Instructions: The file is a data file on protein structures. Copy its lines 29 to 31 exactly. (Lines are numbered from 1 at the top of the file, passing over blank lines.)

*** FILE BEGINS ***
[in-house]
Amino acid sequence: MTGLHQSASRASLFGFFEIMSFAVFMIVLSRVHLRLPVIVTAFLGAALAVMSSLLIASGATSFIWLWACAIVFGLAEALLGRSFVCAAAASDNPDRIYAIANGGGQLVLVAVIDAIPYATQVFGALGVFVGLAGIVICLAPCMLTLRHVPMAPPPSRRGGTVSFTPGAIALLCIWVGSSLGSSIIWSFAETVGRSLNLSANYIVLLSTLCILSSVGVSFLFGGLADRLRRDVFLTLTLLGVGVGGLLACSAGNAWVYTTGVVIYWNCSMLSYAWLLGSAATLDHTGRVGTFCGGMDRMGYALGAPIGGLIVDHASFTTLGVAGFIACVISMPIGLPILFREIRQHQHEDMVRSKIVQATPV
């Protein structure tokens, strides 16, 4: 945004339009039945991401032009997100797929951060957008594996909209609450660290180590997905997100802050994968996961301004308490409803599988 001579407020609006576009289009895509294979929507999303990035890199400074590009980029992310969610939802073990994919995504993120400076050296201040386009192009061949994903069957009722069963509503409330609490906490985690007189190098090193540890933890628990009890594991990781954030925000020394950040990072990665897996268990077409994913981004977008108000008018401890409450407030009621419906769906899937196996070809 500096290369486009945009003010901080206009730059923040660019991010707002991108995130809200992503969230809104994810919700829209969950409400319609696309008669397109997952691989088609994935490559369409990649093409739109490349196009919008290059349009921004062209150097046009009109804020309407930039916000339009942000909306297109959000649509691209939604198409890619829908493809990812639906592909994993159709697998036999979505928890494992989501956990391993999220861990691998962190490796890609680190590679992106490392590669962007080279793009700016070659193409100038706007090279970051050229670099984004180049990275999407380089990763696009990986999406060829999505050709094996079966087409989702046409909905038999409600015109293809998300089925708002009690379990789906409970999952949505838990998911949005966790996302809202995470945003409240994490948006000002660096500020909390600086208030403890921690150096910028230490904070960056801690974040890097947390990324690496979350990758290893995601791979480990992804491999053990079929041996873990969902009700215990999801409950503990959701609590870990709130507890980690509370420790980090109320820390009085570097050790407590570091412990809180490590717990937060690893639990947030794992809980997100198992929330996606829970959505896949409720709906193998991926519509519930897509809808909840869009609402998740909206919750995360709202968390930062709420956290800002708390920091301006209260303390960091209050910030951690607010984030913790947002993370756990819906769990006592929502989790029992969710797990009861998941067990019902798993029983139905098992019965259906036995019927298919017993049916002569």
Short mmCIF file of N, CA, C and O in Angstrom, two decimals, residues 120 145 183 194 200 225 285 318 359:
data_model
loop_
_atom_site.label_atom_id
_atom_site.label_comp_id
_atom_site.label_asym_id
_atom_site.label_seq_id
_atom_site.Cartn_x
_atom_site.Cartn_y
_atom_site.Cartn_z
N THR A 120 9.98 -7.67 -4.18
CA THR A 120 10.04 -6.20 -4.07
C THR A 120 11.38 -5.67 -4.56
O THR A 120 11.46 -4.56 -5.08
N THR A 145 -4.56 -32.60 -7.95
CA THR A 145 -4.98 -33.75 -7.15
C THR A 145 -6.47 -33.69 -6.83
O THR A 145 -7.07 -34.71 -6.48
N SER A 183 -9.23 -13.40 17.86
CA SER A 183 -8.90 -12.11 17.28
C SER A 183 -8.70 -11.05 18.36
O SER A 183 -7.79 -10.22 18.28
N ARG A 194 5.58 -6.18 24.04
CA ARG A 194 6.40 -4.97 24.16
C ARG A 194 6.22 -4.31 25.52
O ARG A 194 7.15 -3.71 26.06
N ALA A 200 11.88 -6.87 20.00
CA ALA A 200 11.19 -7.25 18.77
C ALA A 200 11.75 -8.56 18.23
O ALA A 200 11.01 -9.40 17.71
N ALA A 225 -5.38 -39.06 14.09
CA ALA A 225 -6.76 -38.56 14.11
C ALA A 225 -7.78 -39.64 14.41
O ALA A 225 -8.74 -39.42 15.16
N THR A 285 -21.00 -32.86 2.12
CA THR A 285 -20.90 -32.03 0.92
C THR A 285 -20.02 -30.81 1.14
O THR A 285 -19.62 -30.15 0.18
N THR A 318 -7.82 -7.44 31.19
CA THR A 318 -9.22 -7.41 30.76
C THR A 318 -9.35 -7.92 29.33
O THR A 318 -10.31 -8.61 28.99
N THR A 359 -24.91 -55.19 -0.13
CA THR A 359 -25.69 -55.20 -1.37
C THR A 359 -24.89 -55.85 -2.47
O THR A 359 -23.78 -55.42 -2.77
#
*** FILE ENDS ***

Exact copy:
O ARG A 194 7.15 -3.71 26.06
N ALA A 200 11.88 -6.87 20.00
CA ALA A 200 11.19 -7.25 18.77